U.S. bans officials from flights within Cuba
BY CAROL ROSENBERG
Worried about the safety of Havana's state-run Cubana airlines,
Department is forbidding U.S. diplomats and other government officials from
traveling around the island on internal commuter flights.
The news comes as charter air services from the United States
are gearing up for
one of the heaviest Christmas travel seasons ever between Miami and the island.
The charters do not use Cuban aircraft. But, once there, any visitor seeking an
internal flight would have to take a now-banned Cubana de Aviación aircraft.
An advisory by the State Department dated Dec. 1 revealed the
ban and suggests
that ``Americans who are required to travel by air within Cuba may wish to defer
their travel or consider alternate means of transportation.''
Called a Consular Information Sheet, the Cuba advisory updated
an earlier Sept.
14, 1999, State Department information sheet that routinely describes country
conditions for U.S. travelers.
A U.S. diplomat, who asked not to be named, said the State Department
the advisory because once the agency banned U.S. officials from taking Cubana
flights federal law requires that the public be notified as well.
``We believe that Cubana de Aviación is unsafe, and that's
new,'' the official said,
citing concerns about maintenance, spare parts and the state of the airline's
planes, some of which are vintage Soviet-era Ilyushin aircraft.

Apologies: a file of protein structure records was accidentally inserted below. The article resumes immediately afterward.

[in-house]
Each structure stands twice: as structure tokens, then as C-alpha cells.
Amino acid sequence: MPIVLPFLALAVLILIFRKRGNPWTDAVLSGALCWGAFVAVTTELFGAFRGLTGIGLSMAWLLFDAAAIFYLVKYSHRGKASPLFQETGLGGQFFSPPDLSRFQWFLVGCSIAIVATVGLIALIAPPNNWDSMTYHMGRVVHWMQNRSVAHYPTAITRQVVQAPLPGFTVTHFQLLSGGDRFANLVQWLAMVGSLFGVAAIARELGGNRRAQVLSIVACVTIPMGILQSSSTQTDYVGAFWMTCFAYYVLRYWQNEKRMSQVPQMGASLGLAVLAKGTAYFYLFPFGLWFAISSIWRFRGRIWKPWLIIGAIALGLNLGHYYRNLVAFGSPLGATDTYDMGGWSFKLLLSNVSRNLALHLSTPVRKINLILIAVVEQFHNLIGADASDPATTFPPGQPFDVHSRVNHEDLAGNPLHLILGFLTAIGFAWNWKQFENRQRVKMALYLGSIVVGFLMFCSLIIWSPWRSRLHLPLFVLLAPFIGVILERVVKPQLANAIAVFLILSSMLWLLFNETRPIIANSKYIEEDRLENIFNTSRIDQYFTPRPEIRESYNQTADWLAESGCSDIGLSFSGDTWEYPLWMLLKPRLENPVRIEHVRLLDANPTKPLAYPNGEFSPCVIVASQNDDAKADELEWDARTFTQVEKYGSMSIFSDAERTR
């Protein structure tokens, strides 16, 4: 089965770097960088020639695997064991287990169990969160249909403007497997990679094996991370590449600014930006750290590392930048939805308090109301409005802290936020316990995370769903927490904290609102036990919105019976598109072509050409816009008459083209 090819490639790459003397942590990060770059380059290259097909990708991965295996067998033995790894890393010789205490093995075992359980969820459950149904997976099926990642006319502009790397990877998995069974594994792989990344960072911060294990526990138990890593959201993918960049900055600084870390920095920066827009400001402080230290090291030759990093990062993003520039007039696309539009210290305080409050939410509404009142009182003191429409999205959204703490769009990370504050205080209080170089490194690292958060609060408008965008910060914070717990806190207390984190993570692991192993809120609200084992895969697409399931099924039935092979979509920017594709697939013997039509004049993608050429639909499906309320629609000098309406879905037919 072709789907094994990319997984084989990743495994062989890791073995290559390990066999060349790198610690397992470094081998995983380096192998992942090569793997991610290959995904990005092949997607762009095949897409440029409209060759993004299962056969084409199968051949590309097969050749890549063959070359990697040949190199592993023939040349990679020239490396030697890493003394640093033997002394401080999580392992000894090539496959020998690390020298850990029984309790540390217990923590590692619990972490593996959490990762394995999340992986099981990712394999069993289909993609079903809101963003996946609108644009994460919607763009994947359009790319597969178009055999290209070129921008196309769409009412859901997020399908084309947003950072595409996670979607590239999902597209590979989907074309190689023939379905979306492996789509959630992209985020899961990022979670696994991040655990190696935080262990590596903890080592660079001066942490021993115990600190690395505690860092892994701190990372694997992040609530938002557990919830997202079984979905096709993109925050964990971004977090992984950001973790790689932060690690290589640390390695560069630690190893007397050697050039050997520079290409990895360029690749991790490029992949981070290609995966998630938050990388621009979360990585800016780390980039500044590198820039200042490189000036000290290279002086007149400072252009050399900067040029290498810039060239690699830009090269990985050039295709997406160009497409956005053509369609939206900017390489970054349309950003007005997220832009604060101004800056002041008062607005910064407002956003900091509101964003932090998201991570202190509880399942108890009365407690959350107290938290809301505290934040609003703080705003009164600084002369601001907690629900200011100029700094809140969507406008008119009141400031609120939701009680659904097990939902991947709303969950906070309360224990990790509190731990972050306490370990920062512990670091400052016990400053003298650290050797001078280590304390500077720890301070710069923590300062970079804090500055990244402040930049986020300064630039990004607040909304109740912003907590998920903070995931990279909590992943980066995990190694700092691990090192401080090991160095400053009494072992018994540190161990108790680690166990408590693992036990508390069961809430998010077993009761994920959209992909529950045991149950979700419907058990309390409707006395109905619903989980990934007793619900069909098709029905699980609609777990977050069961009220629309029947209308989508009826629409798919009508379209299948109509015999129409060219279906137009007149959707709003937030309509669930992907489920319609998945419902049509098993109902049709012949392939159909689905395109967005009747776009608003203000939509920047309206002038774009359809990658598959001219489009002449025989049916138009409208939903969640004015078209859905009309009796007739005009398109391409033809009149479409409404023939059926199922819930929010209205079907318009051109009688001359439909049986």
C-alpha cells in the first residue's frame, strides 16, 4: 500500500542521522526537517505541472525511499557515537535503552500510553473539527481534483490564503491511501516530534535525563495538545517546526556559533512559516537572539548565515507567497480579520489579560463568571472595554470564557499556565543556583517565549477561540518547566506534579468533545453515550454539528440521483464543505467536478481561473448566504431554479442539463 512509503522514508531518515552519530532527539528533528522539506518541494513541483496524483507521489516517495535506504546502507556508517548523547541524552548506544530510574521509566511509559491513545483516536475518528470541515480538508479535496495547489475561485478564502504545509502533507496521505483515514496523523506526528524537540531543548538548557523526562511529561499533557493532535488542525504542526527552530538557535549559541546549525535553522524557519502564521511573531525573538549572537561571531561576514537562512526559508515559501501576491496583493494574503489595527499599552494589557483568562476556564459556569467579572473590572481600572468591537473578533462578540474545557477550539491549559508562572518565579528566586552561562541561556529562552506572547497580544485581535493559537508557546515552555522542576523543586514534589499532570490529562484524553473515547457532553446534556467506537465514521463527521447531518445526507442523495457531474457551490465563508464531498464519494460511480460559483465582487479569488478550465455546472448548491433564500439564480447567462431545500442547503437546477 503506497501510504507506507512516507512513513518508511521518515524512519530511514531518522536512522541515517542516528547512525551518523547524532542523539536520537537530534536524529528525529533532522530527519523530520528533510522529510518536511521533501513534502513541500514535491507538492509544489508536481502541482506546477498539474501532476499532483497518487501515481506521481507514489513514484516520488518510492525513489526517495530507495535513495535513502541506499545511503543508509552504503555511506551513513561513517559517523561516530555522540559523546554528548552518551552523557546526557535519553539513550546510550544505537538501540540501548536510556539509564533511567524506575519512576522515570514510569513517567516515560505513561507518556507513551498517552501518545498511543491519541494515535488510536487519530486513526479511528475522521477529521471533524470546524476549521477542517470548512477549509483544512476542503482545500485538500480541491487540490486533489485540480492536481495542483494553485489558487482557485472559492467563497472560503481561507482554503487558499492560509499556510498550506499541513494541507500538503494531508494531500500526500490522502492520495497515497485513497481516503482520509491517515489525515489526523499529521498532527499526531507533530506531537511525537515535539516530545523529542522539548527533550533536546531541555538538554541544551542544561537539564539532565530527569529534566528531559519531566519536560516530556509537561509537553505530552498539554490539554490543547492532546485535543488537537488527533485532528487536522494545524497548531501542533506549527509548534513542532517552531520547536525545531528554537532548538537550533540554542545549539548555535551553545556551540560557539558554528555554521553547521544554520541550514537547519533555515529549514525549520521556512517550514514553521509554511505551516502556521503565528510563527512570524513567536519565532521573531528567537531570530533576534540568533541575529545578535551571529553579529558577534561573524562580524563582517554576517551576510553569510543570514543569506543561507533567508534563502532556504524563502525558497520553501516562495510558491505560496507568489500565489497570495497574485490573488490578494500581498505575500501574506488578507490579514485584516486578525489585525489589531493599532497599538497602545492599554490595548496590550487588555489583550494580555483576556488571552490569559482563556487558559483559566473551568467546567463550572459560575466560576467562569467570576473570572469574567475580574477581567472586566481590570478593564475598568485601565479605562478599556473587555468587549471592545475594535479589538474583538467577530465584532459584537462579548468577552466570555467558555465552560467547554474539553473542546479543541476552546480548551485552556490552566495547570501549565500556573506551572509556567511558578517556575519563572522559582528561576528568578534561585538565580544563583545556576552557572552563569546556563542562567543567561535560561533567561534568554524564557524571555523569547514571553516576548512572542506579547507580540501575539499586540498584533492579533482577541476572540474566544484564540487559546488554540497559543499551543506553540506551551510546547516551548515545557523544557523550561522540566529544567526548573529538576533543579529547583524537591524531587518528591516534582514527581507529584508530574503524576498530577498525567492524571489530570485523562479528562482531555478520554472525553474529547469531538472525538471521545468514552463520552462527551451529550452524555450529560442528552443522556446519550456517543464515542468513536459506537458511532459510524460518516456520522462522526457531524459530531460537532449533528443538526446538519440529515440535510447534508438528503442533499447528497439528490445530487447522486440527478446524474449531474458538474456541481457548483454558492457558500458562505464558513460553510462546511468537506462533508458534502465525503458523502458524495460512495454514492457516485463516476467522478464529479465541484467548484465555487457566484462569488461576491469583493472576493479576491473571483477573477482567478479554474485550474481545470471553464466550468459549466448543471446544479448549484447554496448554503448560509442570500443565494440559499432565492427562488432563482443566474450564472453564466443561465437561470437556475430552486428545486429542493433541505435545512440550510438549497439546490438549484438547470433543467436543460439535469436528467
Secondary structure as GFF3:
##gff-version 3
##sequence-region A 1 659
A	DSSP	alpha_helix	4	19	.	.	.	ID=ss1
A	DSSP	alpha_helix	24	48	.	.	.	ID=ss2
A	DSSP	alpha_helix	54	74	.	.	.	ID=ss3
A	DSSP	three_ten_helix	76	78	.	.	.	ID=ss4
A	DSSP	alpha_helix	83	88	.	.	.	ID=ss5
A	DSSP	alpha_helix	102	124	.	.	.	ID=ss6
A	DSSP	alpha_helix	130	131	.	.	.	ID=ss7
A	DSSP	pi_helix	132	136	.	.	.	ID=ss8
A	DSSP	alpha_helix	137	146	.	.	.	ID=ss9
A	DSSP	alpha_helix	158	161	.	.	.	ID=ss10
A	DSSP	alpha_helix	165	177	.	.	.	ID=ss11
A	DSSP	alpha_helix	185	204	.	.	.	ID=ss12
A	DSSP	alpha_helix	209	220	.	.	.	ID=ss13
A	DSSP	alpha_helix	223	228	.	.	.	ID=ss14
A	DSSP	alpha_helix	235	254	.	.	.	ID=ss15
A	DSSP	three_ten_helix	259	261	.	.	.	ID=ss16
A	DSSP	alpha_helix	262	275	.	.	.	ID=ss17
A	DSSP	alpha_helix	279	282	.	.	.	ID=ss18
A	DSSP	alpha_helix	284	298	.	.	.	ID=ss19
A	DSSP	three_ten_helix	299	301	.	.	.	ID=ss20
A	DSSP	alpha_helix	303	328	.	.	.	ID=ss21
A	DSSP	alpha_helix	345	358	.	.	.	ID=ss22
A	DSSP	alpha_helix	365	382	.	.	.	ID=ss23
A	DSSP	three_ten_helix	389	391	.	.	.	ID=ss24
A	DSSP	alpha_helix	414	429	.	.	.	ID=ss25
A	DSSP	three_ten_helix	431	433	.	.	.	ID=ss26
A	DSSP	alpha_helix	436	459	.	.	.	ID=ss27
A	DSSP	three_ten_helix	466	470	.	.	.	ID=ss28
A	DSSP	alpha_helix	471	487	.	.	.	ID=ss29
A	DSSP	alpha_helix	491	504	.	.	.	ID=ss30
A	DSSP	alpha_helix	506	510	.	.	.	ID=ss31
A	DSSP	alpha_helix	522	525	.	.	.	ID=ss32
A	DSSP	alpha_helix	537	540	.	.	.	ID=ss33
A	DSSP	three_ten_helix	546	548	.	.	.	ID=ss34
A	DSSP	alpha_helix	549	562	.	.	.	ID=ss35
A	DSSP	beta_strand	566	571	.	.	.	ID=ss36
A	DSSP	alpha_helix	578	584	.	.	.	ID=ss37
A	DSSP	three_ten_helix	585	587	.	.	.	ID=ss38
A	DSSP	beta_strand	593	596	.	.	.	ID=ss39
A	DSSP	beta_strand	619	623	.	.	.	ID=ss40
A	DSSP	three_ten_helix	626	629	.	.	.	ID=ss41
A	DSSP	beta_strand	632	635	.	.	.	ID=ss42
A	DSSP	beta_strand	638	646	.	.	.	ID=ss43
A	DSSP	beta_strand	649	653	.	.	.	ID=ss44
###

Cubana aircraft have experienced several serious accidents in
the past 18
months. On Dec. 21, 1999, a Cubana-leased DC-10 crashed on a runway in
Guatemala City, killing 25 people. Four days later, a Russian-built Yak-42
Cubana plane crashed about 90 miles west of Caracas, in Valencia, killing all 22
people on board.
Also, in September, a Cubana pilot died of a heart attack while
flight between Bogotá, Colombia, and Havana.
His copilot took charge of the flight, with 155 people on board,
landed it in Barranquilla in northern Colombia.
U.S. officials are partially stymied in their ability to assess
airworthiness because the U.S. embargo on Cuba prohibits Cubana aircraft from
entering the United States, meaning the Federal Aviation Administration has no
access to the airline's records or data to independently track maintenance
Ironically, the same advisory issued by the State Department said
that the FAA
recently completed an information exchange with Cuba's Civil Aviation Authority
and found that the four Cuban airports served by U.S.-based charters have
suitable security procedures that meet the standards of the International Civil
Aviation Organization. The four airports are José Martí International in Havana, and
smaller airports in Holguín, Camagüey, and Santiago de Cuba.
Cubana began in October 1929 as Compania Nacional Cubana de Aviación
Curtiss. By 1945, its name was shortened to Compania Cubana de Aviación, with
its first international flights using DC-3 aircraft to Miami.
After the 1959 revolution, the now state-run business sold its
aircraft and replaced them with Ilyushin, Tupolev, Antonov and Yakovlev, or Yak,